Ty Herndon brings message of acceptance and his country sound to Market Days

Wed. August 8, 2018 6:21 PM by Ross Forman

'My story is, a lot of ups and down … but I’m having a ton of fun now,' says Herndon

It didn't take much to convince Ty Herndon to perform at the annual Northalsted Market Days, the popular two-day event that is the Midwest's largest street festival, attracting more than 200,000 from around the world.

After all, Chicago is his second-favorite city, only behind his hometown, Nashville.

"My partner and I spend a few weekends every year in Chicago, hanging out, going to restaurants and just enjoying the city. Plus, I have a ton of friends who live (in Chicago)," said Herndon, 56, the openly gay country music singer who has charted 17 singles on the Billboard Hot Country Songs charts, including three No. 1s and four additional top 10 hits. "I'm super excited to play Market Days."

Market Days is a half-mile long fest, running through the heart of Boystown, with three music stages, two local band stages and a dance floor. The festival feature an array of food, merchandise tents, and more.

"The only time when I'm really not busy is, during the winter. And I'm one of those crazy people who loves Chicago in the winter. I know, call me crazy, but I think it's beautiful (then)," said Herndon, who made his chart debut in early-1995 with 'What Mattered Most,' which went to No. 1 on the Hot Country Singles & Tracks charts.

"Every time we go to Chicago, we don't make reservations; we just explore the city and go ...wherever. Maybe we'll find a hole-in-the-wall Italian restaurant. When we go, it's just about exploring the city."

Well, one Chicago stop is certain: Navy Pier.

"It's such a tourist thing and so silly, but I love to do it. I just like walking to Navy Pier and riding the Ferris wheel," said Herndon, who admitted he's enjoyed rides on the super-sized Ferris wheel 10 times, maybe more.

"We just love the energy of Chicago, even more than New York. It's a cool place."

Herndon will perform Saturday, Aug. 11, starting at 7 p.m., at the Nissan Partners of Progress State, following Crystal Waters and right before Hank & Cupcakes.

"The only Pride (parades or festivals) that I've been to over the last three years are the ones I played at. I was always afraid to get recognized or someone would blow my cover. As much as I wanted to go to pride festivals," before coming out, he didn't, he said. "I now go to 10 or 15 of those (Pride events) every year, along with speaking engagements for GLAAD and HRC.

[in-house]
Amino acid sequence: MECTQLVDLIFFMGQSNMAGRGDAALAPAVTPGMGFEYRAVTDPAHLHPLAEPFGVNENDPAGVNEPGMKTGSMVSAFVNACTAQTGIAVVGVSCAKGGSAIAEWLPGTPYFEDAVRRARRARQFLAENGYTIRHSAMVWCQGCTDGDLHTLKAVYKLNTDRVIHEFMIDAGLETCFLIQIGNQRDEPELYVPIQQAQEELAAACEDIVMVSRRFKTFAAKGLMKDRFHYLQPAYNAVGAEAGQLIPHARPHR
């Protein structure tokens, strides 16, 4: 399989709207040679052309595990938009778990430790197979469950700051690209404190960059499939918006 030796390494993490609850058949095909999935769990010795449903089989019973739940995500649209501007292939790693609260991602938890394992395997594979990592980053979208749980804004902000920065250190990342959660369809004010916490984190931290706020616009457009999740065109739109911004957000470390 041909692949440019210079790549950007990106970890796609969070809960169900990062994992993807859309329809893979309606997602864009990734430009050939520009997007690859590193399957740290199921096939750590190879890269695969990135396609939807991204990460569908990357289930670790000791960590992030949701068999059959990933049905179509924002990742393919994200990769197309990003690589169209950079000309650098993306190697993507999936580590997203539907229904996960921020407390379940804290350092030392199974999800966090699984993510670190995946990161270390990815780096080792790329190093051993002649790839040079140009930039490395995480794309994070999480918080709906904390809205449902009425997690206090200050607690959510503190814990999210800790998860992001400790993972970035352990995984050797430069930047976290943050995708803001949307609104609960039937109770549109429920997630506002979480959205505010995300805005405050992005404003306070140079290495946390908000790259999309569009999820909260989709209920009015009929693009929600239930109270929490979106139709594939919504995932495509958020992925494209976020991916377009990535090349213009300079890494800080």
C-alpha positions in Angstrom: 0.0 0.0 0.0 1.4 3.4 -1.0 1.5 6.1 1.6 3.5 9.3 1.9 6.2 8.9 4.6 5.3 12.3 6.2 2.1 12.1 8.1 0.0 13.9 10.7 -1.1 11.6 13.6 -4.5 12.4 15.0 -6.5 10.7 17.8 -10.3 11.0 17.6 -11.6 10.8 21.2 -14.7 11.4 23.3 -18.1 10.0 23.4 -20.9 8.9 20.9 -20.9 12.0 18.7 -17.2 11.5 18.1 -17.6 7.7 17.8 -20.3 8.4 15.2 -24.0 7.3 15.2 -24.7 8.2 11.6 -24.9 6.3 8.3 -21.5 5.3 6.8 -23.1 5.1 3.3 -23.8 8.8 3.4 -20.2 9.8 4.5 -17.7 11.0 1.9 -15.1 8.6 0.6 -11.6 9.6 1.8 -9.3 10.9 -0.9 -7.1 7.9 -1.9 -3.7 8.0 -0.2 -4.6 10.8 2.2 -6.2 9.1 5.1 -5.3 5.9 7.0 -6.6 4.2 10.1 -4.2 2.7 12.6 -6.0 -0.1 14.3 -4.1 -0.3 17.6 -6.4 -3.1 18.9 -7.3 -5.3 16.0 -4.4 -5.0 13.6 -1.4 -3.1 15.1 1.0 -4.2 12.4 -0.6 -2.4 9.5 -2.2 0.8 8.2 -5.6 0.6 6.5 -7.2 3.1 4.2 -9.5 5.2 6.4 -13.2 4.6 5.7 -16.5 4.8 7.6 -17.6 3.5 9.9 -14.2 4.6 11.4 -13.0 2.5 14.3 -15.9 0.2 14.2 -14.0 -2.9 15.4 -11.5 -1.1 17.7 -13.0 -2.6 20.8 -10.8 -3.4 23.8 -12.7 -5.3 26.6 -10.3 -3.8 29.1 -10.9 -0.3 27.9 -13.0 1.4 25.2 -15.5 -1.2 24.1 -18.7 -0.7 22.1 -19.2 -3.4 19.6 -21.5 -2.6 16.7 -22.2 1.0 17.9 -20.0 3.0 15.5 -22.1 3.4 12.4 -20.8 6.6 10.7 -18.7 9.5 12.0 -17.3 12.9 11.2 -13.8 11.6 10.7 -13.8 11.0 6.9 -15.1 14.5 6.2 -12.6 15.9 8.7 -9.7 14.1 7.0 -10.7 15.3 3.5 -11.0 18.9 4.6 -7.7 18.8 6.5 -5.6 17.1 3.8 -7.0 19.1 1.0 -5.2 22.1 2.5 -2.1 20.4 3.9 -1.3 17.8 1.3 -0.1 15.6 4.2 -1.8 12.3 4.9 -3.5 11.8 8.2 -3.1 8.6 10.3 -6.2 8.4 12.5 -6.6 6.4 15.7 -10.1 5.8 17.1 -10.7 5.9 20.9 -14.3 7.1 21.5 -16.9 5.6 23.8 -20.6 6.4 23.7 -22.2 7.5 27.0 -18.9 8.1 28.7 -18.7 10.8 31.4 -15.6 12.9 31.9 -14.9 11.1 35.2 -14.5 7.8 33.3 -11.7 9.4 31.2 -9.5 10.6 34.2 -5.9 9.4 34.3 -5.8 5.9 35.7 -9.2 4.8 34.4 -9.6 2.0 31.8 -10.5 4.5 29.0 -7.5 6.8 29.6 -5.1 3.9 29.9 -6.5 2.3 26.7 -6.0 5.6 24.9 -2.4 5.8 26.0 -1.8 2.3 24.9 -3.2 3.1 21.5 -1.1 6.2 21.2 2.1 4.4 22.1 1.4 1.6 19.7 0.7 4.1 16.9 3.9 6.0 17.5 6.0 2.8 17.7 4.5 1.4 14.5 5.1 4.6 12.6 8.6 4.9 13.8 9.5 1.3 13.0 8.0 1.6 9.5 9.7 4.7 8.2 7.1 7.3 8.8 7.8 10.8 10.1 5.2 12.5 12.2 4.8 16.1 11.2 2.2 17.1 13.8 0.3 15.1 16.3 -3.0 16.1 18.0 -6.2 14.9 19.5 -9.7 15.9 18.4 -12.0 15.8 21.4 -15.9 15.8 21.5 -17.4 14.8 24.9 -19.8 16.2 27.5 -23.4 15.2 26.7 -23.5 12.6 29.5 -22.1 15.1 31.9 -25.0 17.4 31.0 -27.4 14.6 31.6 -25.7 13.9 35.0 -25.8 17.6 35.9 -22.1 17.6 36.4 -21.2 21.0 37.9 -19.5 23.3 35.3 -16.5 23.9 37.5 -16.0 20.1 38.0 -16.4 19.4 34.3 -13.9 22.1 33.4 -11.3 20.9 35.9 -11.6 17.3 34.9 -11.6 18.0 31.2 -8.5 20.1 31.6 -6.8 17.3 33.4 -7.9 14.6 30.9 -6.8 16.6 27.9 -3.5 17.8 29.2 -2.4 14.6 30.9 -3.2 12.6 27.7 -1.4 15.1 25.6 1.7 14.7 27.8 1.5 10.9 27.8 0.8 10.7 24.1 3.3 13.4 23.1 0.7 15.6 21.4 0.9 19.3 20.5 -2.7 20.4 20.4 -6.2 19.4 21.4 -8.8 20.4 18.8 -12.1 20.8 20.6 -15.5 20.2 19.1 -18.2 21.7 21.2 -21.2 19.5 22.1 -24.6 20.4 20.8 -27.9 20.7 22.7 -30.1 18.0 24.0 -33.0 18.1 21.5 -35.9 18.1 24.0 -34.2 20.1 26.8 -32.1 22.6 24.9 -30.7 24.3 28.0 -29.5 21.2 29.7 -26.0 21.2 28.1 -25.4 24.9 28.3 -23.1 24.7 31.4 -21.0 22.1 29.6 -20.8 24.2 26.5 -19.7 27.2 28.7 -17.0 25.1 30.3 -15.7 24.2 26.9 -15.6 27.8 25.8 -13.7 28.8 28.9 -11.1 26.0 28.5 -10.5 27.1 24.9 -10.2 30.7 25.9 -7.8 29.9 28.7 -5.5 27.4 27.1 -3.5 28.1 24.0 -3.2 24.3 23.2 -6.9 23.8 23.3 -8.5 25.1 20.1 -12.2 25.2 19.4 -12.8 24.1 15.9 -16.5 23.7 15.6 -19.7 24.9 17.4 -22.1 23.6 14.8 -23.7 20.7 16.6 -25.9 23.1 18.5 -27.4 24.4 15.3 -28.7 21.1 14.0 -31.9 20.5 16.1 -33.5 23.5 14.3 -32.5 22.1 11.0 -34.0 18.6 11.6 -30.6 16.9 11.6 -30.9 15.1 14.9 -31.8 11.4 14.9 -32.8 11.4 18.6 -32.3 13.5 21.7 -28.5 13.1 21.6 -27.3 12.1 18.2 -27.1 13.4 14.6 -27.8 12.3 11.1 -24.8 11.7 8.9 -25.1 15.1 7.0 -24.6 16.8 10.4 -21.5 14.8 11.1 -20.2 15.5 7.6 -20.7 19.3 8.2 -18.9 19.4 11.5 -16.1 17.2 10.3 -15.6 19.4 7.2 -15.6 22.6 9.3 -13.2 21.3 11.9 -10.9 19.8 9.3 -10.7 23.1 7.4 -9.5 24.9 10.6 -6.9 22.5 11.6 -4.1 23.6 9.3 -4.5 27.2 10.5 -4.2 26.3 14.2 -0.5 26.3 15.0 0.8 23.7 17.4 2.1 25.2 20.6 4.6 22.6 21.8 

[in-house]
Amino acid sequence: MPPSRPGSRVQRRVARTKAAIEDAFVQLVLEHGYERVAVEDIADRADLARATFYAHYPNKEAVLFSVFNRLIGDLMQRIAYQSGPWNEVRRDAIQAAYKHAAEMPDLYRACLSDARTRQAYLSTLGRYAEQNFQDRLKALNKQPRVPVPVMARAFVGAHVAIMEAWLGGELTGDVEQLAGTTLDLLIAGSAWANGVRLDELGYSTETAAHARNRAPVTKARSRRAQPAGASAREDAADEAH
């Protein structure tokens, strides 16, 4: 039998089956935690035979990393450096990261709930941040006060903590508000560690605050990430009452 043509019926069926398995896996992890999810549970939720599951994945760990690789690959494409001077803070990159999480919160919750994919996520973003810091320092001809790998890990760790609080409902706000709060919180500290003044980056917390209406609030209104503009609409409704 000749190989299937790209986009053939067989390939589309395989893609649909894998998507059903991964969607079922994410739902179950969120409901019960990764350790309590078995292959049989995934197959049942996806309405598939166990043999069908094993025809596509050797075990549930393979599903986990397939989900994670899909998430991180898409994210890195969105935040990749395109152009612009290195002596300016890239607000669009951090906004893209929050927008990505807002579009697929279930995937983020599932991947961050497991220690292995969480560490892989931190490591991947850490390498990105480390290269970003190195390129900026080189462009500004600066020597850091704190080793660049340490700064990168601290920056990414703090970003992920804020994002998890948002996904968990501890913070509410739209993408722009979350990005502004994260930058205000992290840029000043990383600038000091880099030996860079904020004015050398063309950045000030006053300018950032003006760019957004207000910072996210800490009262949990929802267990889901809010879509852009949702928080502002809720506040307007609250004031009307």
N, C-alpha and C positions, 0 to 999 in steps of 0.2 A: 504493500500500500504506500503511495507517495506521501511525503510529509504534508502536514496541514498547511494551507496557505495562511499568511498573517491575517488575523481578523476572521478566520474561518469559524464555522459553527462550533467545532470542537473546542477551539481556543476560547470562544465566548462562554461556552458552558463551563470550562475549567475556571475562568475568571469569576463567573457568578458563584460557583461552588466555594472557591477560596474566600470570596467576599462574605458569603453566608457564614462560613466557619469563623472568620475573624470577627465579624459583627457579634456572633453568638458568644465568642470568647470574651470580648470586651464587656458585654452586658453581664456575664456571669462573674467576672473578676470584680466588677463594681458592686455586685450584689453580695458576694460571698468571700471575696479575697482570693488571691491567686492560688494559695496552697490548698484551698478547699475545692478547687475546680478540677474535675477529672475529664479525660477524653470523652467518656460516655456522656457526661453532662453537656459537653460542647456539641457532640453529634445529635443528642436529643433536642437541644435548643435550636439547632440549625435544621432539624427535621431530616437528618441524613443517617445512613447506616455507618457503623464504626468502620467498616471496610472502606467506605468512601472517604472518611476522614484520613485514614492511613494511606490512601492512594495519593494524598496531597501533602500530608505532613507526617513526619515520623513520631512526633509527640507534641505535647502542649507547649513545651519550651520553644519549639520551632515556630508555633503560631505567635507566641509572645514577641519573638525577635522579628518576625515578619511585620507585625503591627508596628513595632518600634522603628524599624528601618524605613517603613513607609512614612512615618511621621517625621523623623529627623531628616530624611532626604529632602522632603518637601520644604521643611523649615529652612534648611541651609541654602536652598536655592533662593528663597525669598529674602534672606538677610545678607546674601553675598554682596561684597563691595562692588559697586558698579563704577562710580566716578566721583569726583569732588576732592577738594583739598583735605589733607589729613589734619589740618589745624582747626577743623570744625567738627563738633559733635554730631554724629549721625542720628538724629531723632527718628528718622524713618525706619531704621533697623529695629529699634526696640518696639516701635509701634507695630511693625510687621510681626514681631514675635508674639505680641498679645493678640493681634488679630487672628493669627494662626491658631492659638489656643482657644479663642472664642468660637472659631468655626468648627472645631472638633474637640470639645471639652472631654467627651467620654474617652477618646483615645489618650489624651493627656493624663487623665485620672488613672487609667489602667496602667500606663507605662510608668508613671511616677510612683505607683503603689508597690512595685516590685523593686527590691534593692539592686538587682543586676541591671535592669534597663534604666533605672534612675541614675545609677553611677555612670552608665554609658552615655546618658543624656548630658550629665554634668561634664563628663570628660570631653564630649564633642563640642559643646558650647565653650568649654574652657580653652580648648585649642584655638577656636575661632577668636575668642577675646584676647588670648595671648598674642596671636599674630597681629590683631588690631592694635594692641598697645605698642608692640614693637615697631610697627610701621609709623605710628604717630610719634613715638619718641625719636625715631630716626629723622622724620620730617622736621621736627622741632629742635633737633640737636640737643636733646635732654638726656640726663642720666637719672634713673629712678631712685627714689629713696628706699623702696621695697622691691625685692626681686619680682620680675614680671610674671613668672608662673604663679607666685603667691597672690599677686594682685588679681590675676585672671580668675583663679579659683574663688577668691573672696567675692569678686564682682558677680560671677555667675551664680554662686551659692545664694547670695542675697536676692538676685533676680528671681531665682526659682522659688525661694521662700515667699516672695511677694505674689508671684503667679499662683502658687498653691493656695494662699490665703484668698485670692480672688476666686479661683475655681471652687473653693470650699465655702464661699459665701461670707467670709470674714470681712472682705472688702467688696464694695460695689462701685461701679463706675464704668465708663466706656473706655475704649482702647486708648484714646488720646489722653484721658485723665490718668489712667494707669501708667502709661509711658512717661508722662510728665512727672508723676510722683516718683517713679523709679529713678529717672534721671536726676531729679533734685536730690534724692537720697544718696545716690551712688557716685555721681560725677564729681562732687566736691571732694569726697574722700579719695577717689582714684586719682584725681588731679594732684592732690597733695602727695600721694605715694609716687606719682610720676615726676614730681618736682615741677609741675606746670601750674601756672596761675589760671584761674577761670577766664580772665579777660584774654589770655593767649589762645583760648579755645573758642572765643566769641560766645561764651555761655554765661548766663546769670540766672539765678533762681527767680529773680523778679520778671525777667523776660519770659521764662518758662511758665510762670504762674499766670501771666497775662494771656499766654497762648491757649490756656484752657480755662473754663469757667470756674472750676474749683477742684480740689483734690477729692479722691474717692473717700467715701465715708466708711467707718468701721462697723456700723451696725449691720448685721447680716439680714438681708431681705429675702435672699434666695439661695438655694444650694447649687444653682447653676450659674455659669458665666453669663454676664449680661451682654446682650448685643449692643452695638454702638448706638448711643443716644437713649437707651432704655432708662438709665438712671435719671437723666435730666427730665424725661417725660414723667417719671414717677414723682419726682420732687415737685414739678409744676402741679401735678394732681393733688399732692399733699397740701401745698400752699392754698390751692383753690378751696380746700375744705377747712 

"It's interesting how the two families, (country music and the LGBT community), have seemingly blended together. I considering myself very blessed and take my role very serious, playing music and bringing joy to people."

Herndon was the grand marshal for the Chicago Pride Parade in 2015.

Herndon came out Nov. 20, 2014, in an interview with People magazine, confirming that he had been in a relationship for a few years with Matt Collum.

"I was a little nervous at first (to play Pride events), but it's like a homecoming ...these are my people," Herndon said. "I've missed out on a lot in my life being (in the closet) and hiding (my sexuality). That's a main reason I decided to come out."

But coming-out wasn't without trepidation for Herndon, who was born in Mississippi and raised in Alabama.

"I was willing to walk away from music because I needed to feel happy – and I didn't want to live the rest of my life the way I was living it," shortly before coming out, he said. "I was completely prepared to go sell real estate, if I had to."

Herndon's first pride event appearance was at Los Angeles Pride, where he was the grand marshal in 2015. As Herndon sang at the event, the crowd sang along in support.

"I love being able to sit down with a group of kids and tell them, 'Yes, I know it seems hard now, but yes, you can be who you are and be successful – and I want you to do it sooner than I did.' That's very, very rewarding," Herndon said. "The funniest question I get, often from parents, is, 'This is my only kid; I really want grandkids ... ' As I always say, there's a new thing called, gay marriage – and yes, you can have grandkids. So don't worry if that's your main concern."

About three weeks after coming out, Herndon walked out to a sold-out show in Washington, D.C., to a thunderous ovation. After the show, two parents were in the corner with their kid; they waited to be last to meet Herndon.

The parents said: Their 14 year-old son wants to be in music and he just came out. What would you say to him?

Herndon was caught off guard. Finally, he replied, Congratulations – to the parents, for bringing the kid here. "To me, that's the first step – just support him, love him, let him follow his dreams," Herndon said.

He then looked at the kid and said, "Be the best singer, songwriter that you can be."

Herndon's coming-out has inspired millions, of all ages.

Case in point, he met a 75 year-old man at one of his shows – with his partner of 52 years, and they had just gotten married.

Herndon's autobiography is set to be released in January, and he has a lot of new music set to release later this year.

"My story is, a lot of ups and down ...but I'm having a ton of fun now," he said.

Related: Market Days 2018 entertainment schedule 

Interview: Betty Who, performing Market Days on Sunday, Aug. 12